The authors declare no conflict of interest.


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Figure 1. Estimated mean ± SD of fecal glucocorticoid metabolite levels (fGCM) of 25 stumptail macaques during basal (no enrichment condition) and after occupational (OEP) and musical (MEP) enrichments, according to the age classes. *** p = 0.003 Basal vs. OEP adults; ** p = 0.02 OEP adults vs. subadults; * p = 0.002 OEP adults vs. juveniles.
Figure 1. Estimated mean ± SD of fecal glucocorticoid metabolite levels (fGCM) of 25 stumptail macaques during basal (no enrichment condition) and after occupational (OEP) and musical (MEP) enrichments, according to the age classes. *** p = 0.003 Basal vs. OEP adults; ** p = 0.02 OEP adults vs. subadults; * p = 0.002 OEP adults vs. juveniles.
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Figure 2. Estimated mean ± SD of fecal glucocorticoid metabolite levels (fGCM) of 25 stumptail macaques during basal (no enrichment condition) and after occupational (OEP) and musical (MEP) enrichments, according to the social rank categories. *** p < 0.001 Basal vs. OEP middle-ranking. ** p = 0.013 Basal vs. MEP middle-ranking.
Figure 2. Estimated mean ± SD of fecal glucocorticoid metabolite levels (fGCM) of 25 stumptail macaques during basal (no enrichment condition) and after occupational (OEP) and musical (MEP) enrichments, according to the social rank categories. *** p < 0.001 Basal vs. OEP middle-ranking. ** p = 0.013 Basal vs. MEP middle-ranking.
Biology 13 00124 g002
Table 1. Demographic characteristics of the 25 stumptail macaques that compose the captive colony, social rank position, and the number of fecal samples collected.
Table 1. Demographic characteristics of the 25 stumptail macaques that compose the captive colony, social rank position, and the number of fecal samples collected.
SubjectSexNormDSRankAge (Years)Age
Category *
n of Fecal Samples
NormDS = Normalized David Scores; * Age categories were based on references [12] and [13].
Table 2. Description of the types of enrichments and fecal sampling scheduled by week in the captive colony of stumptail macaques.
Table 2. Description of the types of enrichments and fecal sampling scheduled by week in the captive colony of stumptail macaques.
Weekday/Type of EEPIntroduced Objects/Type of MusicSampled Subjects
1st–3rdMon to FriNo enrichment (basal condition).n = 25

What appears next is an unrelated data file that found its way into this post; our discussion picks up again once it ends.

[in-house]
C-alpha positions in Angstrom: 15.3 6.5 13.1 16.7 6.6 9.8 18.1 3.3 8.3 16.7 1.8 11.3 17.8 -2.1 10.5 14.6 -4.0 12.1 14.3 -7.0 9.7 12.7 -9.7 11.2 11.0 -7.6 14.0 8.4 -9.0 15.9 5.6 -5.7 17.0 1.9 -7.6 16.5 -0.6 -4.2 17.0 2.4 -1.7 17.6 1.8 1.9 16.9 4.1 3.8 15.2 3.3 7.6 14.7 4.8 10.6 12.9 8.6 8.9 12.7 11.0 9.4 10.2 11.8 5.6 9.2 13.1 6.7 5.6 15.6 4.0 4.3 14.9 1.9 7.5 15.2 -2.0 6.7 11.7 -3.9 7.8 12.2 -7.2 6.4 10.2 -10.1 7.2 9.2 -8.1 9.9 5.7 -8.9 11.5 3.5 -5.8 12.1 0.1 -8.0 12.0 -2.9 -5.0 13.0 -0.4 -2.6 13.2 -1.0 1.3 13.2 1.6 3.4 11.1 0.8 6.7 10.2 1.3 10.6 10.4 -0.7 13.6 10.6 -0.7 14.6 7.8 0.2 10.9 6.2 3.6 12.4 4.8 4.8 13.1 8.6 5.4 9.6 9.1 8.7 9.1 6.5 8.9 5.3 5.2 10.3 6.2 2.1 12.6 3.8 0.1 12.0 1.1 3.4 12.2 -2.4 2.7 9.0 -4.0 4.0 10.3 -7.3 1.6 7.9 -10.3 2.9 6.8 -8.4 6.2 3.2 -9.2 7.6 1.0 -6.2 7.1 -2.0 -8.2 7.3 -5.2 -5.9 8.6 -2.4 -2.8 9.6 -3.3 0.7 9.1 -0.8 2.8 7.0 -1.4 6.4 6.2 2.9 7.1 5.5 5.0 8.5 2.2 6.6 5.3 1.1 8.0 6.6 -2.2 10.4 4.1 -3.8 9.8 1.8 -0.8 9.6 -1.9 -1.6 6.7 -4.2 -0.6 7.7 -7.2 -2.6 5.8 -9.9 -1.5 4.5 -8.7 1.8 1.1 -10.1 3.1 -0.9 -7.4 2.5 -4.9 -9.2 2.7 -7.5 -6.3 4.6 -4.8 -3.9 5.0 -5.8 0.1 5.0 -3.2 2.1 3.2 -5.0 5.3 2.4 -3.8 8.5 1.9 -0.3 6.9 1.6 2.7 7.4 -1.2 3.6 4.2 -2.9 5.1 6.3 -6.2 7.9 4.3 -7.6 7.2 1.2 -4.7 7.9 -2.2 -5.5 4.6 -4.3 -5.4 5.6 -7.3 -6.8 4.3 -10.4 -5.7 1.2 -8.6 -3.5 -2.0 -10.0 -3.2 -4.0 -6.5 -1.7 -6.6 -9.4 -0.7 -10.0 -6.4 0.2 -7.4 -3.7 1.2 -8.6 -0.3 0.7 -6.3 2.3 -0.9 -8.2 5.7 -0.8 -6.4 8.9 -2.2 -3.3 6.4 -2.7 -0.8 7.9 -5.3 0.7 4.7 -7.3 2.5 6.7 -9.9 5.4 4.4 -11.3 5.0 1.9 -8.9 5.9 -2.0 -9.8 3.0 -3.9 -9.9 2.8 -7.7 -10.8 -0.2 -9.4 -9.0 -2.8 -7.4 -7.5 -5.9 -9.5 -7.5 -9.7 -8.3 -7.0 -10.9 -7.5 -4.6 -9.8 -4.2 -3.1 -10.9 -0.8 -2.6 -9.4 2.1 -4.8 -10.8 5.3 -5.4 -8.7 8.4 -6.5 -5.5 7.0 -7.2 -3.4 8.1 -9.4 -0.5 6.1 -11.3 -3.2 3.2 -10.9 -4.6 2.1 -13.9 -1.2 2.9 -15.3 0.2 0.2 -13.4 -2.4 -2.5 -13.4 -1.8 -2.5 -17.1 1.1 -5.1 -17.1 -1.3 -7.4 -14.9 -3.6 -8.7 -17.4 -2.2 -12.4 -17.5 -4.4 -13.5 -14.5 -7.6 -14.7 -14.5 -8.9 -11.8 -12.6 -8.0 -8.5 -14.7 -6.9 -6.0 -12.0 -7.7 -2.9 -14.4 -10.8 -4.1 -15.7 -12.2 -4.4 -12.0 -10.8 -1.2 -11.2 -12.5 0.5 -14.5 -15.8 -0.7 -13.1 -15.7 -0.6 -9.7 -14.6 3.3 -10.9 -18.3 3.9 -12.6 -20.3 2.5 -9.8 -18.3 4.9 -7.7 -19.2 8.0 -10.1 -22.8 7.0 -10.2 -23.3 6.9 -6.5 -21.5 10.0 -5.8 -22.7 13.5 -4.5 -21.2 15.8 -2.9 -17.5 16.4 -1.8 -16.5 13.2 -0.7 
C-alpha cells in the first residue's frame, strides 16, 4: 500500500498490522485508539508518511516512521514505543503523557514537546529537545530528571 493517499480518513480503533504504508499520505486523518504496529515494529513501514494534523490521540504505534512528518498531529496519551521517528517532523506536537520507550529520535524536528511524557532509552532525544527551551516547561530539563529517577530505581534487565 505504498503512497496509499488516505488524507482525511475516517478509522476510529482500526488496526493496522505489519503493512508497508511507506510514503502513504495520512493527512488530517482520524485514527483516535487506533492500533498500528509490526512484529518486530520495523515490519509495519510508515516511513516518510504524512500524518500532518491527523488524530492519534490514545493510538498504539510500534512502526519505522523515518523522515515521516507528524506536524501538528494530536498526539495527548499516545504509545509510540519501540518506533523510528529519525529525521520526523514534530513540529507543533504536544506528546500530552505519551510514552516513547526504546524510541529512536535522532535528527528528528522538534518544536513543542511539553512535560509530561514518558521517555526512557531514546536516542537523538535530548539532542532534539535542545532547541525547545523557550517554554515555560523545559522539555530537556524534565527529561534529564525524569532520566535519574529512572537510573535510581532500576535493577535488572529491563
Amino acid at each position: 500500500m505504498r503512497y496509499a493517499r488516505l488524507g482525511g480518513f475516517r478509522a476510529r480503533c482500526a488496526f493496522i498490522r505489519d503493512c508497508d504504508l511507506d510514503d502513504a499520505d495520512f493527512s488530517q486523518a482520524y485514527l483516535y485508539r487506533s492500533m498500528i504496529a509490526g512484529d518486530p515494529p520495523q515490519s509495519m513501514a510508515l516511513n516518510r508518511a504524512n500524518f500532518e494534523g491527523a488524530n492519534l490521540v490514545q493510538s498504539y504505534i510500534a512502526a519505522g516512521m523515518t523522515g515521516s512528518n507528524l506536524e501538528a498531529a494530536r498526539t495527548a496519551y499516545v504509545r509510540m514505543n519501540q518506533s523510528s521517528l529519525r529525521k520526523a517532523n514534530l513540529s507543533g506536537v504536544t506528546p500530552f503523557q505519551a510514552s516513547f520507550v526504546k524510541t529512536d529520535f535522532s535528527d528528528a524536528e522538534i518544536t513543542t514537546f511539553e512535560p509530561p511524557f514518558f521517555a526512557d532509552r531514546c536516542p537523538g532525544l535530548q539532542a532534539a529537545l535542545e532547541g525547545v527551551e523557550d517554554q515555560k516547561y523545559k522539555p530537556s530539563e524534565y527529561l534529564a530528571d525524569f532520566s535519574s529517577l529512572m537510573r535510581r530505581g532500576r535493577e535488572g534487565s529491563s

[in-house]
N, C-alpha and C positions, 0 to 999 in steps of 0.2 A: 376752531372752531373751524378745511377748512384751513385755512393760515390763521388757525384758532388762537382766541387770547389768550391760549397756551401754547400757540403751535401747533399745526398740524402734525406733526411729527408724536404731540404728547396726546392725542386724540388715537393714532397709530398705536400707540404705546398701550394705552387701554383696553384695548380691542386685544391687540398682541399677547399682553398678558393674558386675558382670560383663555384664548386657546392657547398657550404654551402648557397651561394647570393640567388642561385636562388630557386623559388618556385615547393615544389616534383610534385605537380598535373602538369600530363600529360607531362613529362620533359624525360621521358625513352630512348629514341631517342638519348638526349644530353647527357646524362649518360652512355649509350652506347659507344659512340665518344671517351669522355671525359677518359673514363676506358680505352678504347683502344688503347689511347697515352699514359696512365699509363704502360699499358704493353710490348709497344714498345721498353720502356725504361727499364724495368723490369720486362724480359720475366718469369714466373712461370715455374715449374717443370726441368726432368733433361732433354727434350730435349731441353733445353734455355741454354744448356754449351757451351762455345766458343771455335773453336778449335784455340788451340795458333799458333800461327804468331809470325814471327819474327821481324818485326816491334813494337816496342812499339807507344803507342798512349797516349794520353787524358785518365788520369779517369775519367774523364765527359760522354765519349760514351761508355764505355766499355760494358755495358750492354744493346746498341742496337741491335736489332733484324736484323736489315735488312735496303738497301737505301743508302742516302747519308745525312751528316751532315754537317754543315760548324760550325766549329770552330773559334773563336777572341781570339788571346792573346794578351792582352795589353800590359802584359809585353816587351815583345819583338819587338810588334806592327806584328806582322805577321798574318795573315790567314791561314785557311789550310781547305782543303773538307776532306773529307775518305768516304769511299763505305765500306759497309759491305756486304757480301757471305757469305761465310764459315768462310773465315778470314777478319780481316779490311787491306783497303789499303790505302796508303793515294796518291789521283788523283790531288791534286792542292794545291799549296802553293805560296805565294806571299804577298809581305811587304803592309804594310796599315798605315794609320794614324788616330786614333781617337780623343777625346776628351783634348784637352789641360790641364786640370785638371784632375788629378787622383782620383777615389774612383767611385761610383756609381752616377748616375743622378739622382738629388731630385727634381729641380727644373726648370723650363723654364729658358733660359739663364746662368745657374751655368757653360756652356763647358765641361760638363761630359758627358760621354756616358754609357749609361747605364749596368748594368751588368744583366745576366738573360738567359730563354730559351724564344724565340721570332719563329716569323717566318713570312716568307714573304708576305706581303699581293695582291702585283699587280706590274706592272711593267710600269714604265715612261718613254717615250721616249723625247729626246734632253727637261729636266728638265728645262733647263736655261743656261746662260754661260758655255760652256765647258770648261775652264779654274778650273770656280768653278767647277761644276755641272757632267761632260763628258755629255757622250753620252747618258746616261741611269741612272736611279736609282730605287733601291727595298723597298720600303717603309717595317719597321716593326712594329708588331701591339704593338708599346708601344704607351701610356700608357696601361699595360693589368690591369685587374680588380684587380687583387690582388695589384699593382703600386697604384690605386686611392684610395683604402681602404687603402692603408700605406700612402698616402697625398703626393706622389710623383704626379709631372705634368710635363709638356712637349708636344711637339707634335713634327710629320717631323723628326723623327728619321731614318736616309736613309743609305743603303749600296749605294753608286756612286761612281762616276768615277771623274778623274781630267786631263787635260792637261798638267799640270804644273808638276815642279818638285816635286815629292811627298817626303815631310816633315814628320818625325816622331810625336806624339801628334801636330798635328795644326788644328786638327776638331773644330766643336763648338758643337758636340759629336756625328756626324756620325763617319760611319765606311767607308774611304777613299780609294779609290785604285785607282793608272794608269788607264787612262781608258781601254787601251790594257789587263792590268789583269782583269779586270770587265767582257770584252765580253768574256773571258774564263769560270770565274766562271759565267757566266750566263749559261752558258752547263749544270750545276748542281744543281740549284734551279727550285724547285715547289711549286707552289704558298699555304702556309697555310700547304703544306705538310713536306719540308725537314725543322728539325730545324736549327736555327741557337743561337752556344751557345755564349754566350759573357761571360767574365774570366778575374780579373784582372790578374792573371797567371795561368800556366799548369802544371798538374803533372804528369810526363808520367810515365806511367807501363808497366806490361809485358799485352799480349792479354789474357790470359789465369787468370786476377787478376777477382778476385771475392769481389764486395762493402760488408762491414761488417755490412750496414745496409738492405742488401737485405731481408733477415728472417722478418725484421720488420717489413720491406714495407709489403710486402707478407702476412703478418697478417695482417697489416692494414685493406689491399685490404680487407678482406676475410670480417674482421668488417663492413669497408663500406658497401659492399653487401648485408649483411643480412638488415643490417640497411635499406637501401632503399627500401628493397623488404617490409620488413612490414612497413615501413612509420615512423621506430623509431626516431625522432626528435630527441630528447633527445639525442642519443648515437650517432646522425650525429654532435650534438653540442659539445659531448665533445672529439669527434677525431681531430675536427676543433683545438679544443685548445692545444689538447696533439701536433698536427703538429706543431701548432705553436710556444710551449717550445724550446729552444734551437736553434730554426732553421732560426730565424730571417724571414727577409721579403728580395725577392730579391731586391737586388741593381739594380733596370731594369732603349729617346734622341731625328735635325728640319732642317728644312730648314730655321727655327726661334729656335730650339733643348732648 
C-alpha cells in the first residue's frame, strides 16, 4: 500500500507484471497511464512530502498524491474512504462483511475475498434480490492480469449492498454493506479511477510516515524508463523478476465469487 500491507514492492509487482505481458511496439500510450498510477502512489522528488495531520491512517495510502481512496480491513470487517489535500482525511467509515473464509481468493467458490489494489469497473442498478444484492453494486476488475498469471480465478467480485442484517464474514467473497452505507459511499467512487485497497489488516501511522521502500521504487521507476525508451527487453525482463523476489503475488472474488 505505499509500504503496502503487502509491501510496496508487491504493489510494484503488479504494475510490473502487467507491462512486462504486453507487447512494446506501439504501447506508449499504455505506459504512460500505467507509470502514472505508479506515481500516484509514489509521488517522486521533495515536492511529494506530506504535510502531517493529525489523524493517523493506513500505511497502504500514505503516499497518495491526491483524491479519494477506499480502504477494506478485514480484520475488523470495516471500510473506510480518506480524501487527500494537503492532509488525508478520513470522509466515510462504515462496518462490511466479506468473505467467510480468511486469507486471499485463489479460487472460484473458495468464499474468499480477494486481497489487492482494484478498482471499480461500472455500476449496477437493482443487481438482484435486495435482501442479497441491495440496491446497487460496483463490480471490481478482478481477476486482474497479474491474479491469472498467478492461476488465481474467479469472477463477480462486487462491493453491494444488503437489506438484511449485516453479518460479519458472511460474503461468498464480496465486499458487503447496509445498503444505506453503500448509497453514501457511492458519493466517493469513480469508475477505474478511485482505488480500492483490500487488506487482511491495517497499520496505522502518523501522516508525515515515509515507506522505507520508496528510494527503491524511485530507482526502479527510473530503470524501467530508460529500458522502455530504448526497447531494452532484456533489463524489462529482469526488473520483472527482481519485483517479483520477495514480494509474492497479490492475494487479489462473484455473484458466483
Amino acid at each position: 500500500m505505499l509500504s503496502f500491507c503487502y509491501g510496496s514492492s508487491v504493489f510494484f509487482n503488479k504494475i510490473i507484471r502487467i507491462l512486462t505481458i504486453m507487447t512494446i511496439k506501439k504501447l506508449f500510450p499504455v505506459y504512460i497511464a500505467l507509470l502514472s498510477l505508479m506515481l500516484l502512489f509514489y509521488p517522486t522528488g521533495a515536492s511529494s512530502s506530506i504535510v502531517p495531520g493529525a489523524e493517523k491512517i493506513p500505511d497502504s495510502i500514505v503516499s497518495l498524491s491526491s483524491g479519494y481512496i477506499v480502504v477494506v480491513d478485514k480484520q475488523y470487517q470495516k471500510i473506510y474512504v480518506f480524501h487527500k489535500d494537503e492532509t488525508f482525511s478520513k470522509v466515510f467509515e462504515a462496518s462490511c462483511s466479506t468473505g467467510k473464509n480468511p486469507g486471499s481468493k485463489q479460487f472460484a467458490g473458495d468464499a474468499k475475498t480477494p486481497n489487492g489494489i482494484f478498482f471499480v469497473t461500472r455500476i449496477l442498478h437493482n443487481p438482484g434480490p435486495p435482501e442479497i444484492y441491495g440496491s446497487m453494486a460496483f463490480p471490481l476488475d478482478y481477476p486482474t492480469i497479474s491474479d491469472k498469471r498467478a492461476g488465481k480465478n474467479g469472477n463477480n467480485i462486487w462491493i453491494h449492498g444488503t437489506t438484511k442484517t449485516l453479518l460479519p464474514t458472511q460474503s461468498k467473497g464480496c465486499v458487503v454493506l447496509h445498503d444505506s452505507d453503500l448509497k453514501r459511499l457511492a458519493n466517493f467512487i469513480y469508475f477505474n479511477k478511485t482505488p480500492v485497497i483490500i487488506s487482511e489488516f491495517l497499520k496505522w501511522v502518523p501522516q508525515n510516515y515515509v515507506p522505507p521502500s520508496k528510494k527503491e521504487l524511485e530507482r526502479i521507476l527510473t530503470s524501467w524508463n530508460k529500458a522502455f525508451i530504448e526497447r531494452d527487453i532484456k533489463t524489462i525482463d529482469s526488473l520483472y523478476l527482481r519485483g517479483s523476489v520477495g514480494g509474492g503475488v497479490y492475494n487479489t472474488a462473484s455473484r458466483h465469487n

4thMon and Tue
Two hanging bags made of natural fiber (around 1.5 m long) containing eight seed-filled PVC tubes and two small plastic balls each bag. n = 8
Wed and Thu
Ten small tin cans (approximately 13 cm) and four longer ones (approximately 20 cm) all with hermetic plastic covers and filled with cooked rice, sunflower seeds, and fiber cookies.
5thMon to Thu
Classical music of Debussy (Clair de Lune, Rêverie), soft jazz (Tigran Hamasyan), Zen relaxing sounds.n = 8
6thMon and Tue
Two wooden packaging boxes containing ten small tin cans filled with cooked rice and sunflower seeds; three longer cans filled with little pieces of carrot. Two hanging bags containing different plastic toys (plastic musical instruments, frisbees, football balloons). One car tire was introduced on each facility, surrounded by branches and leaves.n = 7
Wed and Thu
Five hanging ropes (made of natural fibers) throughout the facilities that the animals could use to swing. Twenty-five hula hoops and a tree trunk (around 30 cm diameter and 50 cm high) that the monkeys used to jump.
7thMon to Thu
Classical music of Chopin (Nocturne op. 9 No. 2), Beethoven (Moonlight Sonata), and Zen relaxing sounds.n = 7
8thMon and Tue
Five hanging ropes, three of them with small PVC rings which animals can slide along the ropes, similar to an abacus. Fifteen coconuts.n = 10
Wed and Thu
Twenty-five hula hoops, three plastic balloons, two car tires surrounded by branches and leaves, two tree trunks (around 30 cm diameter and 50 cm high), and twelve coconuts.
9thMon to Thu
Zen relaxing music n = 10
EEP = Environmental enrichment program. Note: on Friday we removed all the objects, and no enrichment was applied. Mon = Monday; Tue = Tuesday; Wed = Wednesday; Thu = Thursday.
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Mayagoitia-Novales, L.; Cerda-Molina, A.L.; Martín-Guerrero, M.A.; Muñoz-Zamudio, E.; Estudillo-Mendoza, G.R.; Borráz-León, J.I. The Comparative Effect of Occupational and Musical Enrichment on Fecal Glucocorticoid Metabolite Levels in a Captive Colony of Stumptail Macaques (Macaca arctoides). Biology 2024, 13, 124.

AMA Style

Mayagoitia-Novales L, Cerda-Molina AL, Martín-Guerrero MA, Muñoz-Zamudio E, Estudillo-Mendoza GR, Borráz-León JI. The Comparative Effect of Occupational and Musical Enrichment on Fecal Glucocorticoid Metabolite Levels in a Captive Colony of Stumptail Macaques (Macaca arctoides). Biology. 2024; 13(2):124.

Chicago/Turabian Style

Mayagoitia-Novales, Lilian, Ana Lilia Cerda-Molina, María Andrea Martín-Guerrero, Emmanuel Muñoz-Zamudio, Gema R. Estudillo-Mendoza, and Javier I. Borráz-León. 2024. "The Comparative Effect of Occupational and Musical Enrichment on Fecal Glucocorticoid Metabolite Levels in a Captive Colony of Stumptail Macaques (Macaca arctoides)" Biology 13, no. 2: 124.